Next month, Desmond will celebrate his first Reconciliation at Our Lady of Guadalupe.
One of the advantages of attending Catholic school is that this is all part of the curriculum. We don't need to send him to special CCD classes. There are a few additional Sunday meetings, but it's a drop in the bucket compared to the years of after school sessions my mom sent me to.
A part of Desmond's journey that I have enjoyed, however, is the parental involvement. I honestly don't remember if my parents were involved in my first sacraments (outside of baptism, obviously) in the way that the Church is making us participate. But, I have been grateful for the experience and the refreshers. At first, I may have groaned a bit (UGH...I already did all this 25 years ago!). But, I have actually found it pretty enlightening.
Mostly in regards to how Confession/Reconciliation has changed.
Or...rather, how it should have been at Our Lady of the Lake when I was growing up. Turns out a lot of these "changes" that I am enjoying were part of Vatican II. But, apparently the memo didn't get to Lake Havasu City.
Here's how I remember Confession.
You would stand in a line outside the room with a bunch of other people, silently tracking how long the people before you were in there. At Our Lady of the Lake, the confessional was a small room, not like the "box" that you see at many churches. It was dimly lit. There was a screen with a kneeler. There was also a chair across from the priest. There was no screen in front of the chair.
Here's the thing. I happened to have a pretty good relationship with my priests when I was young. Fr. Rudy and Fr. Greg. See, I was an alter server, I taught CCD classes to Kindergartners, I was a Eucharistic minister in my high school and college years, and I think I even joined the choir for a bit. I had a particularly good relationship with Fr. Rudy. The point is, they knew who I was, they knew my parents, the knew my grandparents. For some reason, I felt like I had to sit in the chair facing the priest. Although, there was one time that I used the screen. Fr. Greg was on the other side. About half way through my confession he says, "Is this Jason?"
So, when you are 8 or 10 or 13 or 16 or, frankly, even 39...sitting across from someone you admire and who you want to think highly of you and telling them about all the things you did wrong...that's not really fun. In fact, I hated doing it every single time.
And, I was one of the good kids! In the grand scheme of ways kids can get in trouble, I was pretty lame. I am pretty darn confident that I didn't have any "sins" to offer any priest that they haven't heard a bazillion times before.
Still...sitting across from Fr. Rudy and telling him that I said bad words (oh boy did I say bad words) or that I lied to my parents or that *GASP* I watched one of those late night nudie shows on Showtime...that S-U-C-K-E-D! And, candidly, I think it scarred me a bit for confession. Because I don't go anymore. Not on an individual basis, at least. I go to the congregational confession when it's held. This is when the priest holds a confessional service. As a parish, we ask forgiveness for our sins, pray and are absolved of our sins. No one on one where I spew out everything I'm ashamed of.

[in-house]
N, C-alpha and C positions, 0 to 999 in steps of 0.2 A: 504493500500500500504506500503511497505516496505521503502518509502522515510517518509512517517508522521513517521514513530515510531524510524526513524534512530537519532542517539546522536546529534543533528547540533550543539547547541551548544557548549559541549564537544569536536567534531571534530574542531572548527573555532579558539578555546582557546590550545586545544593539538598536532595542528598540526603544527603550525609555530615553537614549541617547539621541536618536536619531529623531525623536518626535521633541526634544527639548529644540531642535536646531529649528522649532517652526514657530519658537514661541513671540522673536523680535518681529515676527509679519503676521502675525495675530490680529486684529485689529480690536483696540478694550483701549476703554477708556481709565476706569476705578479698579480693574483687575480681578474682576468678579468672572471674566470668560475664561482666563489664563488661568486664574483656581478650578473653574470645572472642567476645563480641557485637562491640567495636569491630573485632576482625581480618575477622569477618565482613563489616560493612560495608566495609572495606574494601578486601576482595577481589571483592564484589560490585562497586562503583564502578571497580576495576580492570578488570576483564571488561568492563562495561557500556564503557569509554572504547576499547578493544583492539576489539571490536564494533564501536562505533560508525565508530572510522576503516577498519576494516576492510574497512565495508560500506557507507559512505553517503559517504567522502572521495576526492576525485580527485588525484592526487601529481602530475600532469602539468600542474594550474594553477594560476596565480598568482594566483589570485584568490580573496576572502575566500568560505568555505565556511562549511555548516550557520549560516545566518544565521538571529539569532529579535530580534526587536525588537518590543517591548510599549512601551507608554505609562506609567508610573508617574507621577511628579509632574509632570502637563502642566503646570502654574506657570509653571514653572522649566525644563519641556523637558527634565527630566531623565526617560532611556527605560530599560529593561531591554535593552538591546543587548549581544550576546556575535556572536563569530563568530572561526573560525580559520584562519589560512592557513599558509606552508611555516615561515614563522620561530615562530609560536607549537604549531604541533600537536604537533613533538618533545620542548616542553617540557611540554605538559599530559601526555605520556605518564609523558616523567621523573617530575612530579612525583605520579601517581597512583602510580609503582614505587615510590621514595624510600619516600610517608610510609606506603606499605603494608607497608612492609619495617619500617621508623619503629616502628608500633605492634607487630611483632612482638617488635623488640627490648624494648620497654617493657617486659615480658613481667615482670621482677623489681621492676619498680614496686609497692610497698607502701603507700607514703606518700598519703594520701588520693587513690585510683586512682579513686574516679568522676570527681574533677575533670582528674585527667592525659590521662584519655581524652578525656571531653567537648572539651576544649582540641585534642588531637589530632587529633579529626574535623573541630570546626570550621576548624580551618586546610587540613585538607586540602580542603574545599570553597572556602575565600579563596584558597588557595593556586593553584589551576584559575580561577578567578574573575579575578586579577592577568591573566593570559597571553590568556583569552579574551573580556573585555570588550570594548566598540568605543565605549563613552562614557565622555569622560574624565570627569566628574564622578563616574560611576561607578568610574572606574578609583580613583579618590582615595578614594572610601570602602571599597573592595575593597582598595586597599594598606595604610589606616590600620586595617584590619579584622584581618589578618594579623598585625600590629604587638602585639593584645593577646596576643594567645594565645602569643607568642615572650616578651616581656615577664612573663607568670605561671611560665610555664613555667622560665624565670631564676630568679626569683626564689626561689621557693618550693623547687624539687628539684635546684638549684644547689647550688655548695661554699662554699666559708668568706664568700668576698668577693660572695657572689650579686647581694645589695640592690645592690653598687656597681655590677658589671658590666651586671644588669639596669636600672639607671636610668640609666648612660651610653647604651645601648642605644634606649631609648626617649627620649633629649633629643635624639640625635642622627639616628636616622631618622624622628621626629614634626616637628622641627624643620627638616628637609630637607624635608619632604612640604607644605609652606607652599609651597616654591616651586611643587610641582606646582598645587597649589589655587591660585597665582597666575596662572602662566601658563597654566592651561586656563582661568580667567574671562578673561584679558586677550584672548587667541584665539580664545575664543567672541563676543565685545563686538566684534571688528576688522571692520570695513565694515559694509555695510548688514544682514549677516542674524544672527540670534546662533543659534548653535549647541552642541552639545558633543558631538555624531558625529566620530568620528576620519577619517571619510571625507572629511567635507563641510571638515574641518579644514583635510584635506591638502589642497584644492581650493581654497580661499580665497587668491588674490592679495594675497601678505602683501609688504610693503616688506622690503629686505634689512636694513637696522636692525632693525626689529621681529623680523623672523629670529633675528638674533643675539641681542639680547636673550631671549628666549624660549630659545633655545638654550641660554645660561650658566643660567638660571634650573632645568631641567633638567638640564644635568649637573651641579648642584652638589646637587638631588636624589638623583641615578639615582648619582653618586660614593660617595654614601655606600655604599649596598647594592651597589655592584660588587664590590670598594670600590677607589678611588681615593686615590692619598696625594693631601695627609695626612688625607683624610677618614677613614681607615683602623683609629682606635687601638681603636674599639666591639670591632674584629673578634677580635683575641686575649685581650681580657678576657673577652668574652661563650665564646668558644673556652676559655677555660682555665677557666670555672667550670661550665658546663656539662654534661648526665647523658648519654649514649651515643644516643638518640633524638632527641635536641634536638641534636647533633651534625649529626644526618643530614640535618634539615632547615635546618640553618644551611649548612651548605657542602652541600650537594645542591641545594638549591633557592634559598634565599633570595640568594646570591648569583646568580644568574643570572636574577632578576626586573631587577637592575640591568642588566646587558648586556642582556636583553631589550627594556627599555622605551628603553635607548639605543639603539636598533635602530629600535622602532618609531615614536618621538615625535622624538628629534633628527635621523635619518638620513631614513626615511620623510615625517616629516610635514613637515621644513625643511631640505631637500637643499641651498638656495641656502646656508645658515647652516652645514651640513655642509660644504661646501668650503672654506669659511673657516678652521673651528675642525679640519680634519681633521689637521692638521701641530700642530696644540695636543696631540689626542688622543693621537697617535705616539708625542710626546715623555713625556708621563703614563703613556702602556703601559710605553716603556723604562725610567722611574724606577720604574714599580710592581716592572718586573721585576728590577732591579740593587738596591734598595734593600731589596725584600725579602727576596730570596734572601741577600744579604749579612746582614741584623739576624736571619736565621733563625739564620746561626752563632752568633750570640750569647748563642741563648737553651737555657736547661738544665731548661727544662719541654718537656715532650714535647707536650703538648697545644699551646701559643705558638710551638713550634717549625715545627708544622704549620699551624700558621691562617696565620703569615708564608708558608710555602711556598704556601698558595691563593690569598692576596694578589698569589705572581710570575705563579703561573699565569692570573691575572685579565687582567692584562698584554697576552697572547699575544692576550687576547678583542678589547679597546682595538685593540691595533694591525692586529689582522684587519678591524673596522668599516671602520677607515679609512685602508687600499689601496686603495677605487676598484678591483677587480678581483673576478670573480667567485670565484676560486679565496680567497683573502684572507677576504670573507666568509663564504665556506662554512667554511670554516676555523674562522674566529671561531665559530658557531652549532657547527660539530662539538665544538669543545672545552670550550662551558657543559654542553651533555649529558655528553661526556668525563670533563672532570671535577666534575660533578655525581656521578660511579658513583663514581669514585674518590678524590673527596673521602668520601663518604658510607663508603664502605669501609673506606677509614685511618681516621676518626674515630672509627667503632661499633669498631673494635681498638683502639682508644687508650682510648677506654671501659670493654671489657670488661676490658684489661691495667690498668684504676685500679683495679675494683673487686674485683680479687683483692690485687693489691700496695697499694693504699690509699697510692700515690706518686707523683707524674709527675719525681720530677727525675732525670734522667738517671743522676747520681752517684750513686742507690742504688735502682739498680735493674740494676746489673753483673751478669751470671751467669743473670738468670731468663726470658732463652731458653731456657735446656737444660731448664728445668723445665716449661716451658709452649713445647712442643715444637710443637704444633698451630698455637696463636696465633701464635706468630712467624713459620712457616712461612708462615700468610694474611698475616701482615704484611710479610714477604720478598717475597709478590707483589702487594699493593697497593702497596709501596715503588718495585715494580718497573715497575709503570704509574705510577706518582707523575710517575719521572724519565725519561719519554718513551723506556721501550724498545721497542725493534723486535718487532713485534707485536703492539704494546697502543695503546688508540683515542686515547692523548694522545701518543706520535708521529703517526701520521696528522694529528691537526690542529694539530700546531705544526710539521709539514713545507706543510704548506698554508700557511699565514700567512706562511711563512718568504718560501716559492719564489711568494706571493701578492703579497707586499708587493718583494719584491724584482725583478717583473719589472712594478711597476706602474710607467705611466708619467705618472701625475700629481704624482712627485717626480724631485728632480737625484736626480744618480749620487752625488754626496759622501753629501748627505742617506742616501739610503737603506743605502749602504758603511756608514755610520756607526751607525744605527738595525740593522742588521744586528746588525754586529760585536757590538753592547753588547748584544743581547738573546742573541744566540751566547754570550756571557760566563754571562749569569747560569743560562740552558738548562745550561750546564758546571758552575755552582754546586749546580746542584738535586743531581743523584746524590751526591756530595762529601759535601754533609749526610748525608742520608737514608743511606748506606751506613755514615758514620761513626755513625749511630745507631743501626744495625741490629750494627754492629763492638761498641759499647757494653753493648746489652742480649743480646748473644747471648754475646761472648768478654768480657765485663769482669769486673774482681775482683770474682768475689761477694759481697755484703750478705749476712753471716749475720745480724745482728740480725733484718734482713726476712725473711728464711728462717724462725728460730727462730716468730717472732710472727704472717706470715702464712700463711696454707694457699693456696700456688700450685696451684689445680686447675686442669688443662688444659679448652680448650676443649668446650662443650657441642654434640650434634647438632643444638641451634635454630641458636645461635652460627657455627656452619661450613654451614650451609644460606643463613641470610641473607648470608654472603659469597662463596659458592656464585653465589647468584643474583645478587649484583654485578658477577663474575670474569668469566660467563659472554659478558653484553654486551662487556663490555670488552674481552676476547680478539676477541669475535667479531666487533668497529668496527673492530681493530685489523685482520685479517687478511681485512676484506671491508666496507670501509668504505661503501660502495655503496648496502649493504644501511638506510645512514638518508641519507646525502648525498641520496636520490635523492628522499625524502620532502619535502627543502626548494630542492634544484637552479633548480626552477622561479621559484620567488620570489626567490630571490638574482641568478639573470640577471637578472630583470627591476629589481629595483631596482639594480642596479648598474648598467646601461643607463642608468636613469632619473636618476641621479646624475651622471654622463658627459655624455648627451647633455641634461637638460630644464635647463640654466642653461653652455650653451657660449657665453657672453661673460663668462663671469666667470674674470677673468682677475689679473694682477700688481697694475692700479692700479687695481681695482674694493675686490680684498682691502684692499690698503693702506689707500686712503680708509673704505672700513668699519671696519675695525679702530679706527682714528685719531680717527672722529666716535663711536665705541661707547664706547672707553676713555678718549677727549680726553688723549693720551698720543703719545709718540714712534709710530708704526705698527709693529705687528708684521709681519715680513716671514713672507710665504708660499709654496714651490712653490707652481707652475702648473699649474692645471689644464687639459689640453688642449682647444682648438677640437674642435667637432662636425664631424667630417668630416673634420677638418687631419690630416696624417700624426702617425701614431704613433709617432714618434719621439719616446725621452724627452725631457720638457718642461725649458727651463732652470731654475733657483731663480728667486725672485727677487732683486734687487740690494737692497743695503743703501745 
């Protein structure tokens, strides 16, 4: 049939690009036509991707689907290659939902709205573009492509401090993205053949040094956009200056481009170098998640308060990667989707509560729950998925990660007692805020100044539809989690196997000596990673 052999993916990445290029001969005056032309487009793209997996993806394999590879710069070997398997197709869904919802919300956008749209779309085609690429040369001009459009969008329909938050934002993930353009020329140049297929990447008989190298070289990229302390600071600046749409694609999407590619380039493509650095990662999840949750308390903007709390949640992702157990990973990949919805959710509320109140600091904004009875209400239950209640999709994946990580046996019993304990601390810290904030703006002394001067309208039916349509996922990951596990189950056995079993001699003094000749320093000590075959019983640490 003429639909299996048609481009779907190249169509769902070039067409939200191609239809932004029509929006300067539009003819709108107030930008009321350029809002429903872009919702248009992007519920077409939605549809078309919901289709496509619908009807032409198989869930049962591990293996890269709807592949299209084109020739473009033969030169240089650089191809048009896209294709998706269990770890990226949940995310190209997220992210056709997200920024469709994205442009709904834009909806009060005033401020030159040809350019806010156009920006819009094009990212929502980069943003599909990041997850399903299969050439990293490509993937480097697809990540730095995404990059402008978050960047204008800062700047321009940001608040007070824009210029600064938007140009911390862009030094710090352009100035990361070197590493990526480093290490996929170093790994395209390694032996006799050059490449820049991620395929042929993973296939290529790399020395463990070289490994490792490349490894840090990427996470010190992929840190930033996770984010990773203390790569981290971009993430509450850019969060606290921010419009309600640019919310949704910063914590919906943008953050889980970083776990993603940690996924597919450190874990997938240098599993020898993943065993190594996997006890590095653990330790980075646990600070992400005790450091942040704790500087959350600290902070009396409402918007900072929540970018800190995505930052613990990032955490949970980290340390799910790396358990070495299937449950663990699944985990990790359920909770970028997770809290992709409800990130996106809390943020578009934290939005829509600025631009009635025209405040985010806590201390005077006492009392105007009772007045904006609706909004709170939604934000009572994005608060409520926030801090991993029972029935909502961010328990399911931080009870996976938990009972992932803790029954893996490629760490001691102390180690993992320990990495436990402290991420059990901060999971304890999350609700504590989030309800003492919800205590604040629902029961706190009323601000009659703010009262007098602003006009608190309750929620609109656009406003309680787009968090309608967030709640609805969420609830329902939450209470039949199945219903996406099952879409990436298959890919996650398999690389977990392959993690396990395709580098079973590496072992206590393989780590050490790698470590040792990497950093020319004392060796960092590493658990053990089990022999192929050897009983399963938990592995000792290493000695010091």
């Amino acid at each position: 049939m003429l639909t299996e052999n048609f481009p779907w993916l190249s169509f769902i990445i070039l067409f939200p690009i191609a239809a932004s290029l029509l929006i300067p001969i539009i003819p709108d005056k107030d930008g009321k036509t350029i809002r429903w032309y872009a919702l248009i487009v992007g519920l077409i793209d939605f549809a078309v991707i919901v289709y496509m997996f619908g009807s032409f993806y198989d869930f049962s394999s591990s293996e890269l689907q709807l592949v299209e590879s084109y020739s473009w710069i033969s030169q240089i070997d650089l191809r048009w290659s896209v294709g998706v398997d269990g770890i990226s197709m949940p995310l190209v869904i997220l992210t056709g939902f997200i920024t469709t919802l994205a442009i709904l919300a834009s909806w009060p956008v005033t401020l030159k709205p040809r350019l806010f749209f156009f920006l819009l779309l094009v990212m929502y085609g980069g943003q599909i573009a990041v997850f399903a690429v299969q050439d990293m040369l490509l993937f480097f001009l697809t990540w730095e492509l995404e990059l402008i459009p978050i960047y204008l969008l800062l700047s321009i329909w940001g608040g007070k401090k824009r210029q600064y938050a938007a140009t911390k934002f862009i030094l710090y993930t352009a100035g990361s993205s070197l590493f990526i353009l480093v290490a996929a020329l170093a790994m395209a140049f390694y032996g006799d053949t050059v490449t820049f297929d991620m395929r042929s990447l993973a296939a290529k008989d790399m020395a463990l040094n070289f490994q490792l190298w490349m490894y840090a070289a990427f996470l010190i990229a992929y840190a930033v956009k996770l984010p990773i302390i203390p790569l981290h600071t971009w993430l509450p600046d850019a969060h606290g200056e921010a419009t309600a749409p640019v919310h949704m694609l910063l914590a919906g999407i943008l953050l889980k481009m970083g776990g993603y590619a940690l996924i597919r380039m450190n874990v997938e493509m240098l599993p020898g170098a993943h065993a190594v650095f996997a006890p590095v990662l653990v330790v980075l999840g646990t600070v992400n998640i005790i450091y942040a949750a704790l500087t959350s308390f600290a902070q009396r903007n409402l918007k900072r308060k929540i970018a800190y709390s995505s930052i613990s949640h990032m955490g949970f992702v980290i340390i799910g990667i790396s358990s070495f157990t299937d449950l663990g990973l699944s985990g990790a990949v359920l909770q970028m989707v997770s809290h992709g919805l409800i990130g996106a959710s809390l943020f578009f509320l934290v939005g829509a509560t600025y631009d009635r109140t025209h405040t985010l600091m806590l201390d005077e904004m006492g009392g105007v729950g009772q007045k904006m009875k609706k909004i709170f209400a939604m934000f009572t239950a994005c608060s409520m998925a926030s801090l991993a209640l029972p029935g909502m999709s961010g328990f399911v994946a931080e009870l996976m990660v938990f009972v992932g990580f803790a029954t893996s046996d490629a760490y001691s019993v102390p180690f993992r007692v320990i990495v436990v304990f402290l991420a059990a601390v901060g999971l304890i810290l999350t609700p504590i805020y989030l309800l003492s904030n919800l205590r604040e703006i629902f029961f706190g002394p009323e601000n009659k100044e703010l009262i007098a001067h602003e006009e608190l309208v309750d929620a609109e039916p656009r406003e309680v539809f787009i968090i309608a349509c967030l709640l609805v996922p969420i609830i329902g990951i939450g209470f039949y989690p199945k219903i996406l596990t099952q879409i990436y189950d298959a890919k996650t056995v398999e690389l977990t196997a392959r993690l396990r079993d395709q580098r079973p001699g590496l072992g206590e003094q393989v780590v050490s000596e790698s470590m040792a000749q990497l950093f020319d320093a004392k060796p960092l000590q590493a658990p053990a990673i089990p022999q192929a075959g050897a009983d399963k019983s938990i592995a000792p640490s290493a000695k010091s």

Fr. Jack, my current pastor, is the greatest priest I have ever had. He's a wonderful man who teaches the ways of Jesus in a way that focuses on love, forgiveness, service and grace...not in the "do this or your going to hell" way that so many other pastors focus on. I have often told Fr. Jack that he sounds like a Jesuit. His response is "I have been accused of that many times." I have zero desire to show him what's behind the curtain.
So, back to what I have learned from working with Desmond on Reconciliation.
First of all...it's called Reconciliation, not Confession. The focus is on Reconciling yourself with God. The way Ms. Hoch (Desmond's teacher) teaches it, when we sin, God does not turn his back on us...we turn our backs on God. He's still there, waiting. Still loving. Always loving. The sacrament of Reconciliation is the act of acknowledging our poor choices and turning, once again, back to God.
With this in mind, no longer do you sit in front of the priest and regurgitate all your sins. Apparently now, it's more of a conversation. What's keeping you from being the best person you can be? What's on your mind and heart that has become a burden?
Kim and Shaundar have also both been part of this journey. Neither of them are Catholic, but they've both been very active in learning about all these sacraments. That's been great for me, as well. For Shaundar to be supportive of something in our son's life that is important for me. And, for Kim to learn about my faith in a way she's never been exposed to before.
I have yet to go to confession...*cough* sorry...reconciliation with Fr. Jack. I mentioned to him that I may have to bite the bullet and give it a shot. He says he looks forward to it (in a very sincere, "I think that's a great idea" way). But, I'm still terrified. Again, I'm positive I don't have anything to talk about that he hasn't heard before. And, I suspect my confession would be much less juicy than others he has heard. But, the discomfort remains. Maybe it's pride? Maybe I should confess that as well? Who knows.
First Reconciliation happens on Feb. 4. I have made it a personal goal to attend Reconciliation myself, 1:1 with Fr. Jack, by that time. Let's see if I pull it off. If I don't, I guess I will need to confess that I just lied to both of my readers.
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